Mammal Pollinators

A Lesser Long-nosed bat with dark brown wings and a light tan, fuzzy boddy flying near a pollen-laden flower with many yellow stamen.
A Lesser Long-nosed bat flying toward a 
pollen-laden flower with many yellow stamens.
Photo by J Scott Altenbach

When it comes to pest control and desert plant pollination, the sky puppies are star performers! Yes, we’re talking about bats, and Arizona has 28 species of them! Bats transfer pollen from one flower to another while they feed on nectar and pollen. As a major added bonus, bats naturally control pests and eat between 50-100% of their body weight in insects each night! 

Still need some convincing to be on the bats’ side? Consider this: among many desert plants, the Agave plant, which is used in making tequila, depends on bats for pollination. So thank a bat next time you sip on the limey goodness of a refreshing margarita. There are so many other plants that we owe a debt of gratitude to bats for pollinating. Hear about more of them from Kartchner Caverns Volunteer Randa in a short video.

Want to learn more about bats? Check out a Bat Walk at Kartchner Caverns State Park, where you’ll explore the park at night guided by a ranger and have the opportunity to ask questions and even observe bat social and hunting behavior in the wild!

If you see a bat in distress or lying on the ground, please remember that they should never be picked up bare-handed. Bats may fall to the ground from exhaustion or injury, but if they are unable to move, they may be sick. We recommend contacting the local Arizona Game and Fish Department office or a local bat rescue for guidance.

How You Can Help Pollinators

Threats to pollinators include a shrinking habitat as developed spaces expand, the spread of invasive plants that crowd out native species that pollinators rely on, improper use of pesticides, and the effects of climate change which impacts the germination cycles of plants, devastation of habitat due to wildfires, and rising temperatures. There are simple ways you can help our pollinators. Check out some small actions that can make a big difference, below.

A yellow sulphur butterfly collects nectar from a red Firecracker Penstemon flower.
A sulphur butterfly collects nectar
from a Firecracker Penstemon flower.

Plant a Pollinator Garden

Take a moment to appreciate birds, bats, butterflies, and bees for keeping the earth growing and providing! Try planting some native flowers in your garden to give back to the pollinators.

We know planting a pollinator garden in Arizona can sound intimidating given the state’s arid conditions, but planting native is your key to success! Find an ecoregional planting guide for where you live at When invasive weeds sprout in your garden, pull them quickly to reduce their spread. You can even volunteer to help remove invasive plants in parks and public lands.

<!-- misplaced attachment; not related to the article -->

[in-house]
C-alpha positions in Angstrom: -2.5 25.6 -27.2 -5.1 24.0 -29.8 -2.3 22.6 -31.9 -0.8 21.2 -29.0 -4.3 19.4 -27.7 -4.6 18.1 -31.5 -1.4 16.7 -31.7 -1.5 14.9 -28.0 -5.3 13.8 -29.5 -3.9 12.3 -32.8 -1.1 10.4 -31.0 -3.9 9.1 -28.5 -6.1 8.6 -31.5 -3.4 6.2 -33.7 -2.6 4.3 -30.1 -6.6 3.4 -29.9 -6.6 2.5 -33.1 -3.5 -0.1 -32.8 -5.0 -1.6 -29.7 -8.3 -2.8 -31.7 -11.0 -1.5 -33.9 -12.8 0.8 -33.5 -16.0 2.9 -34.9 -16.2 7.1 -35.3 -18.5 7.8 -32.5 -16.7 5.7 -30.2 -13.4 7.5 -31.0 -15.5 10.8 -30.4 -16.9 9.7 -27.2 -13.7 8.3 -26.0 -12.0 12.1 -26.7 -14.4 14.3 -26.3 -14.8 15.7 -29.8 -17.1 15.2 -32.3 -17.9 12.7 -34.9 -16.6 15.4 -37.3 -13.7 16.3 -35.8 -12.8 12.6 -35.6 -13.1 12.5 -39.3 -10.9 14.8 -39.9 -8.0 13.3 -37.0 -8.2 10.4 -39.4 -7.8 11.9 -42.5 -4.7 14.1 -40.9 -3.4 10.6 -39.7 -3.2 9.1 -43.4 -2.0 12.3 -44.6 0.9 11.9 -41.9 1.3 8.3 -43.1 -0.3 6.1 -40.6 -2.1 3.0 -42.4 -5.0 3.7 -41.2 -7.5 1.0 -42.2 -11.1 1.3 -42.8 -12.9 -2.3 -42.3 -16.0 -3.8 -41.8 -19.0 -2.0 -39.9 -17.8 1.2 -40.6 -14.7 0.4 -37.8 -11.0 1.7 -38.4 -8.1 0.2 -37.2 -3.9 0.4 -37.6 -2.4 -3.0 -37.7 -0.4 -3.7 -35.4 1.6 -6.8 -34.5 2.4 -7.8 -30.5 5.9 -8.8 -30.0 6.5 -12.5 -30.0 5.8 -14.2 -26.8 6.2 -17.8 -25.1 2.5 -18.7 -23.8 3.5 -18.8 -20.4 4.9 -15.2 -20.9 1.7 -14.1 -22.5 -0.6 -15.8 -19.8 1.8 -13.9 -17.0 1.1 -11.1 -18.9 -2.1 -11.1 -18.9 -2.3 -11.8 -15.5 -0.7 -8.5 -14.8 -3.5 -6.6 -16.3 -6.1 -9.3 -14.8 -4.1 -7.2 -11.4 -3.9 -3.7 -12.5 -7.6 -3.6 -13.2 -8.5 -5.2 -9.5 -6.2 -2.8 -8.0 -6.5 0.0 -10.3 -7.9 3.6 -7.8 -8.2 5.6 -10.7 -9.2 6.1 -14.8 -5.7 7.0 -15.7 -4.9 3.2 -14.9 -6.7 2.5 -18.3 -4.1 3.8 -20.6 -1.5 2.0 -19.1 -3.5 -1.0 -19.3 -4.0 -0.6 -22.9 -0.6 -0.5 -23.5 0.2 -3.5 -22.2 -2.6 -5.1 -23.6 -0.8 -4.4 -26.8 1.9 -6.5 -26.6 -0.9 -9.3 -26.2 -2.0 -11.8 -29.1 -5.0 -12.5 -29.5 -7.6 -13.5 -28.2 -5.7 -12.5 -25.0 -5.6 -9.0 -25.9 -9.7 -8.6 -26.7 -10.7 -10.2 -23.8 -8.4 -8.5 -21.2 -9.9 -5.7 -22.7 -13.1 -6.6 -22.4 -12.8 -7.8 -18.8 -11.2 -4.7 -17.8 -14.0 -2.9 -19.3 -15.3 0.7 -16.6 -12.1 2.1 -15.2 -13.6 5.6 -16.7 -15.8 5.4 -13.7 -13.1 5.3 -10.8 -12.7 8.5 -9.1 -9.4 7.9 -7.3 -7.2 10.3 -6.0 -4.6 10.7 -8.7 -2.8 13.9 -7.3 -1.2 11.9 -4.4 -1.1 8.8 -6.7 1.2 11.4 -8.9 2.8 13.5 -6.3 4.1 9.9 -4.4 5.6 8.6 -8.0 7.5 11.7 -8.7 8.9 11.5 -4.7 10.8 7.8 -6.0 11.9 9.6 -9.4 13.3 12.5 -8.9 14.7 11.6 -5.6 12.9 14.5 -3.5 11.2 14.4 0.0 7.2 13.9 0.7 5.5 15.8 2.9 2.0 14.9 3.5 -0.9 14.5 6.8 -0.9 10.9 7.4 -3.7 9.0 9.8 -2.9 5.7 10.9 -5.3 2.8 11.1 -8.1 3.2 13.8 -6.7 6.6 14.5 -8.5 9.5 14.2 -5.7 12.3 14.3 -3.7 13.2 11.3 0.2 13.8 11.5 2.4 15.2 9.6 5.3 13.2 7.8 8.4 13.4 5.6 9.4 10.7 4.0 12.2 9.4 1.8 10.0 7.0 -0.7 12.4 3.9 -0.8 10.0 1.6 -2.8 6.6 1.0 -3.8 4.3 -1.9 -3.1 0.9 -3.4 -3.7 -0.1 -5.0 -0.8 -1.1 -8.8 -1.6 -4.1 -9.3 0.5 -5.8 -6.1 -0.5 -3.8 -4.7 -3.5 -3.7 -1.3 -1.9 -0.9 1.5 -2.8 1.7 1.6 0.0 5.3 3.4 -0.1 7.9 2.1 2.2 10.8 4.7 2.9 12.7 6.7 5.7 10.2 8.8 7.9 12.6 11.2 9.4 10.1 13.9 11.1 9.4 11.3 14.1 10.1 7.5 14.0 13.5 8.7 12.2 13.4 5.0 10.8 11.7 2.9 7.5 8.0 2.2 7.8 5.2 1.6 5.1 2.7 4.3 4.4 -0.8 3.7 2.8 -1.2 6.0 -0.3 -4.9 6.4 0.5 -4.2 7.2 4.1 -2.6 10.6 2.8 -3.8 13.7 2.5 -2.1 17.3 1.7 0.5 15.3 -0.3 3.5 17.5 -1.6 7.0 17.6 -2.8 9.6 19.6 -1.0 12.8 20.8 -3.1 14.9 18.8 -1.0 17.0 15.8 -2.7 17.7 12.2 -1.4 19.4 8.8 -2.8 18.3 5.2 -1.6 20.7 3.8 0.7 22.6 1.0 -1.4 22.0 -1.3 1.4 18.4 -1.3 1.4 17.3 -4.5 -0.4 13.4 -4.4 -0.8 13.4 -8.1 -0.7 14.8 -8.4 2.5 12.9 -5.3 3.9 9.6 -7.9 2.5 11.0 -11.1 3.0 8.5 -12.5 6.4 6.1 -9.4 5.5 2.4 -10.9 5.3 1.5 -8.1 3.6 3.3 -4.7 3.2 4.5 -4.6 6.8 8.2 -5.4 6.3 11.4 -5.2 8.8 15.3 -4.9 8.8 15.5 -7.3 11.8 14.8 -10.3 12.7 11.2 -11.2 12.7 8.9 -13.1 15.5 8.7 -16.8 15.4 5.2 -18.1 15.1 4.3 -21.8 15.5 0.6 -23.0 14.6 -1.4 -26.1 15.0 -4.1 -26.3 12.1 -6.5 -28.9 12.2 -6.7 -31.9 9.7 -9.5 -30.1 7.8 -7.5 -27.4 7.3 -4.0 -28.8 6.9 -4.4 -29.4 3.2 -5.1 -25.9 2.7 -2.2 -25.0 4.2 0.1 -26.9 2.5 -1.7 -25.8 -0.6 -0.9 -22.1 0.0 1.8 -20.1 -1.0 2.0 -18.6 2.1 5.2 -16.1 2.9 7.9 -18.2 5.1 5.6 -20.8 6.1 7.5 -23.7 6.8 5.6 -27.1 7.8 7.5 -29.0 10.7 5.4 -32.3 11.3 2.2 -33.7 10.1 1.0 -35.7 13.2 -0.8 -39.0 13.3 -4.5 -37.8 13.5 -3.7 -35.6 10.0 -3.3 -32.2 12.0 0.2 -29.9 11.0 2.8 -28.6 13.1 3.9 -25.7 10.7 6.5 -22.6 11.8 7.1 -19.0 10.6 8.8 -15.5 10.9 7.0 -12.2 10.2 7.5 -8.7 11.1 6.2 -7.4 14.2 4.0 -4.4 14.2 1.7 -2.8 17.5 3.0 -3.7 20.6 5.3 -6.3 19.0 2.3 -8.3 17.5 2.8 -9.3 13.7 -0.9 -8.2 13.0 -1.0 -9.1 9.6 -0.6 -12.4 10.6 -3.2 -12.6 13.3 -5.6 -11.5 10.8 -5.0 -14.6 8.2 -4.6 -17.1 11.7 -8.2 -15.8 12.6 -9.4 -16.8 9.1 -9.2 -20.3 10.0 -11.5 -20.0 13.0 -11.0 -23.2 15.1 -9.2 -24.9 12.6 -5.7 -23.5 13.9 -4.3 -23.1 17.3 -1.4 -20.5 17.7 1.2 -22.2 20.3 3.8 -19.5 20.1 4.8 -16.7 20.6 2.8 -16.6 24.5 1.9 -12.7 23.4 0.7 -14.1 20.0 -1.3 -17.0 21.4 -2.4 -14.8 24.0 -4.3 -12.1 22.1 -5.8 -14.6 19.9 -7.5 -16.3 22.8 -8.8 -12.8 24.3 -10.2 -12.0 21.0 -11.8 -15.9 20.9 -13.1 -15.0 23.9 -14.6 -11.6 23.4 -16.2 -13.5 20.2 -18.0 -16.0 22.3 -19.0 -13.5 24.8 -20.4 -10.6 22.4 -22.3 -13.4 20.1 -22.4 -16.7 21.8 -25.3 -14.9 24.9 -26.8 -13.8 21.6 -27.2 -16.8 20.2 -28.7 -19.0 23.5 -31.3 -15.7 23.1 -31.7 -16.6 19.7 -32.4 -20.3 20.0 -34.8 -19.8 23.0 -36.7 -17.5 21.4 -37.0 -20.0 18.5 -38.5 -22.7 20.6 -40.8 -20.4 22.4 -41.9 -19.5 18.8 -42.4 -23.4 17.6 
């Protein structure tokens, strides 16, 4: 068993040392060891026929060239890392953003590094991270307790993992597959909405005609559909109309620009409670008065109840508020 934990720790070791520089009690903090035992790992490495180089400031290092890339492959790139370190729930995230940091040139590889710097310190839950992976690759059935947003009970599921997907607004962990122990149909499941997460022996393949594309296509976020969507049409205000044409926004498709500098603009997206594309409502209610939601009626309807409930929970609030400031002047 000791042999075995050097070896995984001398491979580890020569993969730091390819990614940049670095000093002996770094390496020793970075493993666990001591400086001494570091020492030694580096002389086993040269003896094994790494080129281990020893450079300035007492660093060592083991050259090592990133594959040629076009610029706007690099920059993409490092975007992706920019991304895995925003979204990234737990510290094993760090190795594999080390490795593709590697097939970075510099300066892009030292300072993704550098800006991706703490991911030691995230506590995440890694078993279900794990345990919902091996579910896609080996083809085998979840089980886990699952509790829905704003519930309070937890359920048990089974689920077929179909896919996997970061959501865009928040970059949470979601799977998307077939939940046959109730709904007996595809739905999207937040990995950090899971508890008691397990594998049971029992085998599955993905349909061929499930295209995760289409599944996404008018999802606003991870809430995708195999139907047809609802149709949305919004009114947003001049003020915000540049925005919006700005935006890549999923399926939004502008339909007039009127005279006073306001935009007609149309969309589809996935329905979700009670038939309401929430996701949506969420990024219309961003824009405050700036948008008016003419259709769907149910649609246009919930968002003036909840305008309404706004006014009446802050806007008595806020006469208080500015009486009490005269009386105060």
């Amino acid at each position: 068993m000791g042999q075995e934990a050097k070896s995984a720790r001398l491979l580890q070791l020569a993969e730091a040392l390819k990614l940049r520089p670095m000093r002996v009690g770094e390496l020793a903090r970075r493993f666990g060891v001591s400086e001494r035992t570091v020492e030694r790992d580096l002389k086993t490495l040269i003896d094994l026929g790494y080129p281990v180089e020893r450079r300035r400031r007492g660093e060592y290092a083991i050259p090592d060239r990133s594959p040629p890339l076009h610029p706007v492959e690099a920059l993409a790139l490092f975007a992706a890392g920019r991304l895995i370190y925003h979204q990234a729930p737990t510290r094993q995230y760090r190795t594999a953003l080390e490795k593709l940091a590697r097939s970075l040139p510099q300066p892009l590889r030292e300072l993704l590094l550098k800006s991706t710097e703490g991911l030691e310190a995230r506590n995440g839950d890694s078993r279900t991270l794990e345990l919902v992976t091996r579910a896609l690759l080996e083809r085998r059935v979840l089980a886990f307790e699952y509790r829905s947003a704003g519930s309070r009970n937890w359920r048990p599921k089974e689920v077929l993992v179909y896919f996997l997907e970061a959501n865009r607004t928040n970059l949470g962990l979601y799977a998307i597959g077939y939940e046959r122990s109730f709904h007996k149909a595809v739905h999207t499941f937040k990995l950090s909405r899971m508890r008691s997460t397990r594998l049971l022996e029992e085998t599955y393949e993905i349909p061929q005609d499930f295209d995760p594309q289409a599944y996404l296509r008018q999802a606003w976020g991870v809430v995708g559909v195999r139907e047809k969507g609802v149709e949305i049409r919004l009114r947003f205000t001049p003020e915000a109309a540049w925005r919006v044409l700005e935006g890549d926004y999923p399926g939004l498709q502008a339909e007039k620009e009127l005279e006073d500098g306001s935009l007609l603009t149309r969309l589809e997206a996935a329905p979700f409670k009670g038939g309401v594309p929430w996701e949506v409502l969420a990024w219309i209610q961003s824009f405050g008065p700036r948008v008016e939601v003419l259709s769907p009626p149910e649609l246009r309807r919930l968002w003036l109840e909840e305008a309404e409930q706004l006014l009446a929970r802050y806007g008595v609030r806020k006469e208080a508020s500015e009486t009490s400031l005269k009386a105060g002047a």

Don’t forget to include water and shelter to complete your pollinator-friendly habitat. Bird houses are a familiar one, but bat houses are a great solution, too! Don’t forget to leave areas in your garden where leaves or a few small sticks or branches can stay on the ground and compost (away from structures, for fire safety purposes). This organic material will enrich the soil and nutritional value it offers pollinators, and provide places for pollinating insects to live and grow through their life cycles. Lastly, avoid the use of pesticides and herbicides which can weaken pollinators.

Embrace the Dark Sky

Reduce light pollution so nocturnal pollinators like bats and moths can do their best work. Artificial light at night can reduce the number of pollinators that visit the lit area, can confuse and disorient pollinators, and even disrupt their circadian rhythm used to sense time. By reducing your light pollution, you’ll also be helping migratory birds that navigate through stretches of their long journeys at night. 

A graphic showing two houses—one emitting just one small, narrowly directed soft light under a starry sky, and the other emitting several bright white lights with no stars visible above.Take these simple actions to ensure you’re lighting the outdoors responsibly and protecting pollinators:

  • adjust the sensitivity settings on your motion-activated lights
  • limit when the light is on with a timer
  • shield and aim lights downwards toward the ground
  • remove lights that don’t have a clear purpose
  • keep the light low-level and warm-colored

Raise awareness for Pollinator Conservation

Participate in conservation efforts by simply spreading the word about the importance of pollinators and how we can help them! June is National Pollinator Month, and National Pollinator Week runs from June 17 through June 23, 2024. These are excellent opportunities to share your knowledge about pollinators. Take to your own social media, participate in a local event, or if you have kids or are an educator, teach children about how special and valued pollinators truly are.